During record and replay, both the tape reel motor are energised, the feed reel motor driving at reduced power in a clockwise direction, that is, in the opposite direction to the tape travel. this effectively keeps the tape in tension between the two reels, and helps to keep it lying closely against the face of the heads. In this – some assistance is rendered by felt pads pressing the tape on to the head faces.
On fast forward or rewind the appropriate reel motor is energised, and the brakes are removed from the opposite hub. Rewind is very fast indeed, being approximately 50 seconds for 1,200 ft. of standard tape. This machine will take spools up to 84–in, diameter and such a spool loaded with 1,750 ft. of standard tape still takes under one minute to re wind. Some sacrifice has to be paid, however, for this high speed, and in this case it is that the wind is not very flat, which could result in the edge of the tape being damaged if the rewound reel is carelessly handled.
Lacing the machine with tape is a very simple operation, the head cover lifting completely clear of the heads, pressure pads, and capstan/pincer wheel assembly. This also simplifies marking the tape for editing purposes, a facility too seldom found in domestic equipment.
A very easily read tape position indicator is provided, driven by a worm gear from the take-up spindle via a flexible shaft. This indicator is of the clock type, and has two hands moving over a circular scale calibrated 0-10, with each unit sub-divided into ten smaller divisions. Each small division corresponds to one turn of the take up reel, and so accurate cueing of the tape is possible.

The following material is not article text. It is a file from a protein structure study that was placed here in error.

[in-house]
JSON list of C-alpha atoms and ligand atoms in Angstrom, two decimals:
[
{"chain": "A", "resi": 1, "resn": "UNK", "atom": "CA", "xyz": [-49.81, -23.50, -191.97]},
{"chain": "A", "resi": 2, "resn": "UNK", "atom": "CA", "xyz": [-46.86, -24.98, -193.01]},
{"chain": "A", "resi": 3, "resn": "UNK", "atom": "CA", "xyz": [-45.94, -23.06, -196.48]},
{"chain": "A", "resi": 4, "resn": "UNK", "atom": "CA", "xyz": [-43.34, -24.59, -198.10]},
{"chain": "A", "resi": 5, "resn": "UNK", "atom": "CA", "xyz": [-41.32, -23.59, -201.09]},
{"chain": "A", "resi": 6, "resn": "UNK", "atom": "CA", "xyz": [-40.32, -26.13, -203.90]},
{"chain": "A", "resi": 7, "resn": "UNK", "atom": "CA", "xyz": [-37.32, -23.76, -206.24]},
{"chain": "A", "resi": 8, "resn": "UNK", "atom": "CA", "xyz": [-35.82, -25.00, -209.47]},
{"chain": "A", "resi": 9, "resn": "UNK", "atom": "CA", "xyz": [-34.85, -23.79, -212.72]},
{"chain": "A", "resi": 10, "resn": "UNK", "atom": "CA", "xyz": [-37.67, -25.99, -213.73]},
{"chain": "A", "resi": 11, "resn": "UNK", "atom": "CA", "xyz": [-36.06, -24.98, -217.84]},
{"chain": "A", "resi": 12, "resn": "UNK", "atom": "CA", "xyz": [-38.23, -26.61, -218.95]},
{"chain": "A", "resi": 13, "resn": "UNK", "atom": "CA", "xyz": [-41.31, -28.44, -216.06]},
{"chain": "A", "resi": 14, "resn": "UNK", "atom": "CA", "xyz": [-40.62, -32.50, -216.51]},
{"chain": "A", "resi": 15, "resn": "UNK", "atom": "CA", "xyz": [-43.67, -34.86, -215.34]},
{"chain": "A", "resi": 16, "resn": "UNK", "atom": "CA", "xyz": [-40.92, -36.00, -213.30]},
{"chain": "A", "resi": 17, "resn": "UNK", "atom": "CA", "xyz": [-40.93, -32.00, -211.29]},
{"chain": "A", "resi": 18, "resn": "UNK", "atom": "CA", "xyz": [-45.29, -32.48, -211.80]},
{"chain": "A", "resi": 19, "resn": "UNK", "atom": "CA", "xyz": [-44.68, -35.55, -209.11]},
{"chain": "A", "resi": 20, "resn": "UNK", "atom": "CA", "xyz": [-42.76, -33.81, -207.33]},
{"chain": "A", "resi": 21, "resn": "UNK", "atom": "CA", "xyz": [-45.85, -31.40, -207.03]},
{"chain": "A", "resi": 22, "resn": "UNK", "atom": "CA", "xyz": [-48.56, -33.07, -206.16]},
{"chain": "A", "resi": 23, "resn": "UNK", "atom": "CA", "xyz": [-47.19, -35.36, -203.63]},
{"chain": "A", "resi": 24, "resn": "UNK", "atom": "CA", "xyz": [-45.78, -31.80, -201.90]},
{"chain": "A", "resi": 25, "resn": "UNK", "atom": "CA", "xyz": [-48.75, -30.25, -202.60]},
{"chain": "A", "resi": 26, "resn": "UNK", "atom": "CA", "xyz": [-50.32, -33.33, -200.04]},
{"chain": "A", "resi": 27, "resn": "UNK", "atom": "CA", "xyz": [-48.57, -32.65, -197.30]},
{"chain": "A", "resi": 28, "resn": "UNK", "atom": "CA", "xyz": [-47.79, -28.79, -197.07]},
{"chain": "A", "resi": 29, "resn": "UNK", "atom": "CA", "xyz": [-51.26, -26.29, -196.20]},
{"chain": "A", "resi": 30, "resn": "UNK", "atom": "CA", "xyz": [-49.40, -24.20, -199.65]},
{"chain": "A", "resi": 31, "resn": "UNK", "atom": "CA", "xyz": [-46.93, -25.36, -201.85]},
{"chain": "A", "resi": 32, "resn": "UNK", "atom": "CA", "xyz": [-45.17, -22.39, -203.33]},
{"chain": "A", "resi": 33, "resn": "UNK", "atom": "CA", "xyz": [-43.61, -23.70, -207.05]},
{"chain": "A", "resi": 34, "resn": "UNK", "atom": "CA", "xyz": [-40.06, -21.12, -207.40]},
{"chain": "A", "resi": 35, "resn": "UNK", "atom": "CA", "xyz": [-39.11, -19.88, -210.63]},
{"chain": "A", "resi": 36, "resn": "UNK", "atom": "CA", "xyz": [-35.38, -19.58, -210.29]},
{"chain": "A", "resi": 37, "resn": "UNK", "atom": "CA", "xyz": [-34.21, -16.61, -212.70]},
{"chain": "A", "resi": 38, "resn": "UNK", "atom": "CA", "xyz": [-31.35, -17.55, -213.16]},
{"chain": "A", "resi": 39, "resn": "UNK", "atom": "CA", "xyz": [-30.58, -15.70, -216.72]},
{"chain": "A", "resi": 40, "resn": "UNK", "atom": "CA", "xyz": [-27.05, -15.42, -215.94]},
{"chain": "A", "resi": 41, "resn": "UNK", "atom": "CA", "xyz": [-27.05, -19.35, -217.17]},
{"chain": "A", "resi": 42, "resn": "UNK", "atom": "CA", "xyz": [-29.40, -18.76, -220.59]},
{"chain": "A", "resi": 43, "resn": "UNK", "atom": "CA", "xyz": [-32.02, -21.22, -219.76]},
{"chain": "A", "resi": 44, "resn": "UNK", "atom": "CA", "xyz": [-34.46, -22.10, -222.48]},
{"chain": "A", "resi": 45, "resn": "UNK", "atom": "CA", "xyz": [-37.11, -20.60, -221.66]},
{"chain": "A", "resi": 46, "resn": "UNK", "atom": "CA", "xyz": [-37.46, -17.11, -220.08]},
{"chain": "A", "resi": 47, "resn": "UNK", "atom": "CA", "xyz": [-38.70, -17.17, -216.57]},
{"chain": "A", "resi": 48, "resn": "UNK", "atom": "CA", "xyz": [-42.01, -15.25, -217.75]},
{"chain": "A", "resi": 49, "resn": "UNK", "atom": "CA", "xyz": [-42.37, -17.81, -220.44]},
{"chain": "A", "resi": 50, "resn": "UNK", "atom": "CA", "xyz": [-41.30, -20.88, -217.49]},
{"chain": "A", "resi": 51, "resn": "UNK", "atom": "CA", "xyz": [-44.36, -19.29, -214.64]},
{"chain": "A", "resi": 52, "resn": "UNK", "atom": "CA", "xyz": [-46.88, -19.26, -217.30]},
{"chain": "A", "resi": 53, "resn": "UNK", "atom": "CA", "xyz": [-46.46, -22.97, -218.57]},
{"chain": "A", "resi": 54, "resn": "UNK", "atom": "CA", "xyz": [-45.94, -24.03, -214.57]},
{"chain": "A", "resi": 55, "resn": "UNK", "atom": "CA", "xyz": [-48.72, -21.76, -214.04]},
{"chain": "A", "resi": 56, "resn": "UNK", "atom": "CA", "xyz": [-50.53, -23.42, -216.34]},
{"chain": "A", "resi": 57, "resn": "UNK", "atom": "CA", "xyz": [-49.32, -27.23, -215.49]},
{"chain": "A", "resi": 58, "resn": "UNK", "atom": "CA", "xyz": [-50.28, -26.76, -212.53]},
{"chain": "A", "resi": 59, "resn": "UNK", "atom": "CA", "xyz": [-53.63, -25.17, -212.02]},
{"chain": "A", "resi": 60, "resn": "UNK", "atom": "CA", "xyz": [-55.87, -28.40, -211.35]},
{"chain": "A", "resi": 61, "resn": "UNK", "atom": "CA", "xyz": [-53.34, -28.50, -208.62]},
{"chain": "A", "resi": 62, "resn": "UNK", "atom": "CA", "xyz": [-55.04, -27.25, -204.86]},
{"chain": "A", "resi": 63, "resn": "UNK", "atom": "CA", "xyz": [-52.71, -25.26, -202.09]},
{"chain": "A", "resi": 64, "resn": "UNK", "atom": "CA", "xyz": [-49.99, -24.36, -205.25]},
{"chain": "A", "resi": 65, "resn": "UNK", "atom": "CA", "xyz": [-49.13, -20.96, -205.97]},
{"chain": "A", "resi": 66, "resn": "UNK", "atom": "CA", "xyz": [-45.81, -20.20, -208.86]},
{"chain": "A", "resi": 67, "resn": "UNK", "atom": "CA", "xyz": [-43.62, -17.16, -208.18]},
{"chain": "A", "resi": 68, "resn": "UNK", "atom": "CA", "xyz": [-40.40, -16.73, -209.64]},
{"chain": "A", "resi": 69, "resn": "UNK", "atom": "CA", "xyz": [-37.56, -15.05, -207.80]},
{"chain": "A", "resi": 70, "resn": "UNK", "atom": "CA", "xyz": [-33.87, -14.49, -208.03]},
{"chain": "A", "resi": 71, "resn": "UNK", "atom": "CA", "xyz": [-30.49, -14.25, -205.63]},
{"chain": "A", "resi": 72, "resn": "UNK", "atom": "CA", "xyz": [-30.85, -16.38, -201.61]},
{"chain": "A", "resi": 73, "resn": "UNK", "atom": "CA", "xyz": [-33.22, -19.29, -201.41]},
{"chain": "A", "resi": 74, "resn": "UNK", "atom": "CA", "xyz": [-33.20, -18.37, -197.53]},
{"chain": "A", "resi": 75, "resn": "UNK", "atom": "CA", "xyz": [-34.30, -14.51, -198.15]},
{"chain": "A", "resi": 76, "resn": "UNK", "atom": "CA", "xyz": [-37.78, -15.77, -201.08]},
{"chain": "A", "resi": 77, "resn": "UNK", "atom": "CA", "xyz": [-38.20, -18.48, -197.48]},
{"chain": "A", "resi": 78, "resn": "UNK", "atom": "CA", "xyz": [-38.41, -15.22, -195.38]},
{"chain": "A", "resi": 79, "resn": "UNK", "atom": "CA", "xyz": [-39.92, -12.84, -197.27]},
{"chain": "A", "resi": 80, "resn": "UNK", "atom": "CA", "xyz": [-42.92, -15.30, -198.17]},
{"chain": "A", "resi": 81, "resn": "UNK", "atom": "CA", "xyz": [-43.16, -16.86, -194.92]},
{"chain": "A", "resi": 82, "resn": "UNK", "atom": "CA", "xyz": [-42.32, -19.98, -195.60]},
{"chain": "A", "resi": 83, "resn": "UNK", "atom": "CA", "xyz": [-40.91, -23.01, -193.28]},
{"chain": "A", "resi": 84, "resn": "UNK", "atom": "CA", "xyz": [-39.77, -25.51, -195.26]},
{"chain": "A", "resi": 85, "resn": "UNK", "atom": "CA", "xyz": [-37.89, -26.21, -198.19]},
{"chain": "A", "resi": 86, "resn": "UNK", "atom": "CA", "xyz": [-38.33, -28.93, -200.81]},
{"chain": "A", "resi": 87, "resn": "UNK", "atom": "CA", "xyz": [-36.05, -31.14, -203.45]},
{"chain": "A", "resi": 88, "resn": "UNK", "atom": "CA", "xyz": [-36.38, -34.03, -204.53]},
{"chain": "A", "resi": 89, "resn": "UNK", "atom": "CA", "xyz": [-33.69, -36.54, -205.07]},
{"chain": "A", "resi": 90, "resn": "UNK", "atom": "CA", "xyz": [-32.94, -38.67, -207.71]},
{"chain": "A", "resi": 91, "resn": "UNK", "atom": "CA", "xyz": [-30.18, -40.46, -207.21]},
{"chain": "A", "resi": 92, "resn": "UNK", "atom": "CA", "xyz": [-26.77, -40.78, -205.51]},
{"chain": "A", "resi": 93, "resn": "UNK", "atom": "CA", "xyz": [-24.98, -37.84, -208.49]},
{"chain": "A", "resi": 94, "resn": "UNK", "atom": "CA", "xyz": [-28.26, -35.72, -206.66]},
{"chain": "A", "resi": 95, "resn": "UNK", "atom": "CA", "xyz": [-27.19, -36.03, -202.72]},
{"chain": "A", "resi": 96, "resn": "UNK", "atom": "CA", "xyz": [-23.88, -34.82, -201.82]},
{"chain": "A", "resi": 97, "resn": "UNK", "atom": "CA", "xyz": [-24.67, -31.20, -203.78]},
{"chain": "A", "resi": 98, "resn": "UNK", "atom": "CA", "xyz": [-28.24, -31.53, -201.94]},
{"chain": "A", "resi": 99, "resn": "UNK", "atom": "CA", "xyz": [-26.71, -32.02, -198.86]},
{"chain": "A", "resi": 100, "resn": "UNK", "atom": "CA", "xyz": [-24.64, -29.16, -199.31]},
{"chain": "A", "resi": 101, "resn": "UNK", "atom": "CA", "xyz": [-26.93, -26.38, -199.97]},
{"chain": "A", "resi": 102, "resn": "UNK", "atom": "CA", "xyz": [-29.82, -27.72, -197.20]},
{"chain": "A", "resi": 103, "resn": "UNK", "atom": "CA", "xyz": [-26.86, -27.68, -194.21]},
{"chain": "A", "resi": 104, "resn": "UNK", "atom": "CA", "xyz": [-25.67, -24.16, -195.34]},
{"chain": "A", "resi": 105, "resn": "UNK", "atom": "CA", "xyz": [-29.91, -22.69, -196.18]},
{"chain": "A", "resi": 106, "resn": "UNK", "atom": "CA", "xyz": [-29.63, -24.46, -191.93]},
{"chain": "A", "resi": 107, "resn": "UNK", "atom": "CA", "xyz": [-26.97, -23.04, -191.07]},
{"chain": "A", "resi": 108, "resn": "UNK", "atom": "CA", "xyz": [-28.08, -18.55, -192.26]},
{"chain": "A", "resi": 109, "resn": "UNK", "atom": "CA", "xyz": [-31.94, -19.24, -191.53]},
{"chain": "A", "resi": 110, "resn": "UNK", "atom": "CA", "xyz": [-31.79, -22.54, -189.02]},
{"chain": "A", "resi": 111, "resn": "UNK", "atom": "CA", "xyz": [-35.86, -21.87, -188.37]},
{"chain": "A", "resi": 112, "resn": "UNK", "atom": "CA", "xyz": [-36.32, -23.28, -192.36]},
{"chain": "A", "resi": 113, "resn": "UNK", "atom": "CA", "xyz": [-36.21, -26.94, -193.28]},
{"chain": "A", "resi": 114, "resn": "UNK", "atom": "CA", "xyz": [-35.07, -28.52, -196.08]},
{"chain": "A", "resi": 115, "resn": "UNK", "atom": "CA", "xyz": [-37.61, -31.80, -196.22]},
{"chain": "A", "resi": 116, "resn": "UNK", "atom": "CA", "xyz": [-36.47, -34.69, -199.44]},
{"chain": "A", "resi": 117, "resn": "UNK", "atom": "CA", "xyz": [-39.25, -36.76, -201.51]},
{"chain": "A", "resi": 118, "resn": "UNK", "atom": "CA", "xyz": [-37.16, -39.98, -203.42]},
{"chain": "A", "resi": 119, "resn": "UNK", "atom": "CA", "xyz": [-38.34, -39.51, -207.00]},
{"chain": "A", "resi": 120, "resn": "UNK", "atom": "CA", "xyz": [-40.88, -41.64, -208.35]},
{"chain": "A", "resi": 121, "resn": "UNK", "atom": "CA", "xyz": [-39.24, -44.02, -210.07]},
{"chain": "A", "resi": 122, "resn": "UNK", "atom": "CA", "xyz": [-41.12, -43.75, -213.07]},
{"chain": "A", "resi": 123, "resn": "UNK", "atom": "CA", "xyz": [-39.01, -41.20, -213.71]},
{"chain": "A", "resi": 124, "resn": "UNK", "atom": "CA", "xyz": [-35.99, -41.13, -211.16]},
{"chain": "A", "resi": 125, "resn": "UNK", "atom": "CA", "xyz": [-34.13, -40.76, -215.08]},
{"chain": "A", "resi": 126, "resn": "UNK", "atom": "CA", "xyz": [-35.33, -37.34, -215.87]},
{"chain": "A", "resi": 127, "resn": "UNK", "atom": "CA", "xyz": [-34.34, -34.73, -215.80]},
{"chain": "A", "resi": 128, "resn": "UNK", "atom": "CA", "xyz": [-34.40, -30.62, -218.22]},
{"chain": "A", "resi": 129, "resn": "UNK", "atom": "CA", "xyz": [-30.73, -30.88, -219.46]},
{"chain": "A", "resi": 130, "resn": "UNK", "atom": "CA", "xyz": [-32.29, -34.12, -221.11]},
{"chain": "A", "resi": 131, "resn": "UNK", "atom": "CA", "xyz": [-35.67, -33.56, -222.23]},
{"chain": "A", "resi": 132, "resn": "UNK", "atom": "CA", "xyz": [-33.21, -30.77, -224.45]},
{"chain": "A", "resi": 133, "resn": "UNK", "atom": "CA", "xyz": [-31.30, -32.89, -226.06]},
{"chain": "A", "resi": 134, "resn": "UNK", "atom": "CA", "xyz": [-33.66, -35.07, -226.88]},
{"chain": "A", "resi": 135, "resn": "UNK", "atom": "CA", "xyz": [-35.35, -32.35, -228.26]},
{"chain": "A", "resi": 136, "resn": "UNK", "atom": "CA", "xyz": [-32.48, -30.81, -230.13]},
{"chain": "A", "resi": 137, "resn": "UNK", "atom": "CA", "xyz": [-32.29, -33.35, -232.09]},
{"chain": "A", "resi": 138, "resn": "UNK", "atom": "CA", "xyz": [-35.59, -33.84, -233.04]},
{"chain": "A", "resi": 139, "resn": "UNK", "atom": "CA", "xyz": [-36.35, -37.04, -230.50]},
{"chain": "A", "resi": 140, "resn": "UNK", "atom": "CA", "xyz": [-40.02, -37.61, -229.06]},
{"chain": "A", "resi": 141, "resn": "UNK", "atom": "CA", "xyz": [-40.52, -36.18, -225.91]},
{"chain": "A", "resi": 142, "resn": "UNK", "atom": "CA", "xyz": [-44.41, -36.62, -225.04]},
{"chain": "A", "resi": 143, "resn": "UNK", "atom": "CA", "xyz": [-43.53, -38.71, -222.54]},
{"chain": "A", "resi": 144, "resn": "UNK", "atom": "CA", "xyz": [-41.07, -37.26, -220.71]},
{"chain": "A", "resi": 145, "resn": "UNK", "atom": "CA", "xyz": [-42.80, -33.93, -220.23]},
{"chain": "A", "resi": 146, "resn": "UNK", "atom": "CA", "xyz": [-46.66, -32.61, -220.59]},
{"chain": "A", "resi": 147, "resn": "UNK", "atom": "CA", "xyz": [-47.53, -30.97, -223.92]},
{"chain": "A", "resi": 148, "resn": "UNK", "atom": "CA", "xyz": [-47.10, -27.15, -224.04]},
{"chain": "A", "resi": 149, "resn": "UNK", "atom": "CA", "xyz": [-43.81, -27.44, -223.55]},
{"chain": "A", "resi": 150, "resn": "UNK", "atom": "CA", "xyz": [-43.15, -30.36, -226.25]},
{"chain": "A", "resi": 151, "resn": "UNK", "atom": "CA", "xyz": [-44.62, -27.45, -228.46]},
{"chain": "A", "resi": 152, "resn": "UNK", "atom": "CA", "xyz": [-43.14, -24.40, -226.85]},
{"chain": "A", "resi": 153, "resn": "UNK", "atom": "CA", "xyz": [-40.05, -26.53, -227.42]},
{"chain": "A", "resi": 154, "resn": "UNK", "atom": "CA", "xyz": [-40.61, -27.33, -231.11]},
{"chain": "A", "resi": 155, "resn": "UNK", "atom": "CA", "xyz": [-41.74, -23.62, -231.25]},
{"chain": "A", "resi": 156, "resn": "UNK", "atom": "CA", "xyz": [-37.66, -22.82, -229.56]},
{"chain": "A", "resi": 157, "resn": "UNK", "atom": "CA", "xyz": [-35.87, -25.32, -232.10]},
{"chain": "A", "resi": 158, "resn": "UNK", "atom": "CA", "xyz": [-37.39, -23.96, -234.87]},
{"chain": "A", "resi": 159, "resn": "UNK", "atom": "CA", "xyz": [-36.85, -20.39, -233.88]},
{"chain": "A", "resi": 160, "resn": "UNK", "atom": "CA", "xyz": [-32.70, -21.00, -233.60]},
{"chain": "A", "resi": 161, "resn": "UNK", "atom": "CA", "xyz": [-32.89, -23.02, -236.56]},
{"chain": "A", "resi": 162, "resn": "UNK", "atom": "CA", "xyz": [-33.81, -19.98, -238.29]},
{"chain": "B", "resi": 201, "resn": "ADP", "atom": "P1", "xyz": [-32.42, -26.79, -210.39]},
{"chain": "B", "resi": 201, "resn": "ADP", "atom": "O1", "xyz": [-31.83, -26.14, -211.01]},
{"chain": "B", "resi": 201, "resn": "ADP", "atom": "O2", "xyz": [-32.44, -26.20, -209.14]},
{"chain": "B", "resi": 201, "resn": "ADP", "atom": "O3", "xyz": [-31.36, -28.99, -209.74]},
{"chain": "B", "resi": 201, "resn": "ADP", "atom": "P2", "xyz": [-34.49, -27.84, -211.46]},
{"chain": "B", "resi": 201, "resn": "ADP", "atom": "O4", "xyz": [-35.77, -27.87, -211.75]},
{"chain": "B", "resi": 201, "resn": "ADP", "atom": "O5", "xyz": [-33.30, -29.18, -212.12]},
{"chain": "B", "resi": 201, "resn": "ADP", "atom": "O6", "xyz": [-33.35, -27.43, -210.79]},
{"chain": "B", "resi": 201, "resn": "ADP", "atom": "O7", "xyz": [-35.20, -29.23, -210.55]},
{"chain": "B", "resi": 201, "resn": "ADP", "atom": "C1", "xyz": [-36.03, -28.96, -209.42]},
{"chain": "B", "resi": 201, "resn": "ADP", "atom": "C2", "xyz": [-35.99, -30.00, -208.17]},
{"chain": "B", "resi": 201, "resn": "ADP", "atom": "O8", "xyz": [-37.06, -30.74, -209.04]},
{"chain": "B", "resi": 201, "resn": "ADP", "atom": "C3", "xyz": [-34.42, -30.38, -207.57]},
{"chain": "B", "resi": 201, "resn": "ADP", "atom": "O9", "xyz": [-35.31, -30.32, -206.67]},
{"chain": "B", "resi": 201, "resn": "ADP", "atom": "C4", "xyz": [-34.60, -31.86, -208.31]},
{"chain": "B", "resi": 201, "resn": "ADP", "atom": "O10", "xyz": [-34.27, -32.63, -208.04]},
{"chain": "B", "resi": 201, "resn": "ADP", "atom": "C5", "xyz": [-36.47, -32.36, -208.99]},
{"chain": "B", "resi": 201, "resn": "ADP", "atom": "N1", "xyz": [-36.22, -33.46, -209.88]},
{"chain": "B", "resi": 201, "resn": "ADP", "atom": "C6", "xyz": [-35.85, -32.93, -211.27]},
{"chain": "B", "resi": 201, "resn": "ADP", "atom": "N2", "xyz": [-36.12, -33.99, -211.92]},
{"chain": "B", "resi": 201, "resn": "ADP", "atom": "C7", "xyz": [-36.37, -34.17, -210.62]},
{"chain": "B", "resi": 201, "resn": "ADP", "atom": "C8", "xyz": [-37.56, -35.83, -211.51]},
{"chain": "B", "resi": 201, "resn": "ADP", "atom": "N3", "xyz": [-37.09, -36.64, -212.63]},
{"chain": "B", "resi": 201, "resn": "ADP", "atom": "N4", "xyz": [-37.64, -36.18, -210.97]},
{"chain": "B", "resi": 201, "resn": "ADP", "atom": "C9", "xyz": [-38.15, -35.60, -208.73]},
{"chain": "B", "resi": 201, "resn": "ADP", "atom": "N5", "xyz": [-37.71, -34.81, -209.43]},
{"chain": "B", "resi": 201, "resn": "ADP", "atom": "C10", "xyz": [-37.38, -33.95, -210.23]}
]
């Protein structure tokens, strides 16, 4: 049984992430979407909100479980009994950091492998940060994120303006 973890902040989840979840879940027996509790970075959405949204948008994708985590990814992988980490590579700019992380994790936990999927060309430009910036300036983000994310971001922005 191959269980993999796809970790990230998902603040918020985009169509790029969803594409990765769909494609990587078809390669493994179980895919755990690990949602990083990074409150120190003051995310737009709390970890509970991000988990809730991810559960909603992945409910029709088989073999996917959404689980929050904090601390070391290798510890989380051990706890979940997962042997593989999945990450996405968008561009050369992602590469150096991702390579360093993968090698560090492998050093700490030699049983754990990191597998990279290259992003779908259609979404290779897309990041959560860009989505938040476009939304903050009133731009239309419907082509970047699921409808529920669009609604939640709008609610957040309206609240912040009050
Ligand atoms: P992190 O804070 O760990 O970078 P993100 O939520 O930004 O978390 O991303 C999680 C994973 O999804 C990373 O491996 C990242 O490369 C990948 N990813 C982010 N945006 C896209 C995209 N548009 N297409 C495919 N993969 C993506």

A small button is provided on the head cover enabling the tape to be halted without switching off the motors, so that a pause can be made if required during recording or reproduction. On releasing the button the tape regains operating speed almost instantaneously.
The actual starting and stopping of the machine is accomplished by two controls. The start control is a lever, which makes the motor switches and removes the brakes from the tape reels.
This lever is spring loaded, and is held in the “on” position by means of a solenoid operated from the amplifier H.T. supply.
Switching off is accomplished by a small button which shorts this solenoid, allowing the spring to return to the start lever. This ingenious device ensures that the motors are switched off and the tape reels firmly held when the amplifier is switched off. An automatic stop is provided which switches off the motors when the tape comes to the end of the reel.
The functions of Record, Fast Rewind, Fast Forward, and Play-back are controlled by one knob which has been restyled in the Series 4 deck so as to be easier to turn. This knob, in addition to operating the tape gate levers, and arranging the motor switching, also carries switches for arranging the amplifiers for record or play-back. These switches are already wired, and tag strips on the main plate of the deck are provided for connections to the amplifiers. The speed change switch carries a wafer for selection of the appropriate equalisation.
On technical matters, careful tests established that the maker’s specification was met in every particular, and this specification therefore gives the expectation that a tape recorder based on this deck will give superlative results.
That this deck is used by many professional broadcasting and government organisations throughout the world should be a good enough recommendation for the most critical tape enthusiast. It is supplied in an excellent protective packing case, complete with a reel of tape, and an instruction book which gives complete details of a suitable amplifier. At £36 15s. for the basic model 4A, it is cheap at the price.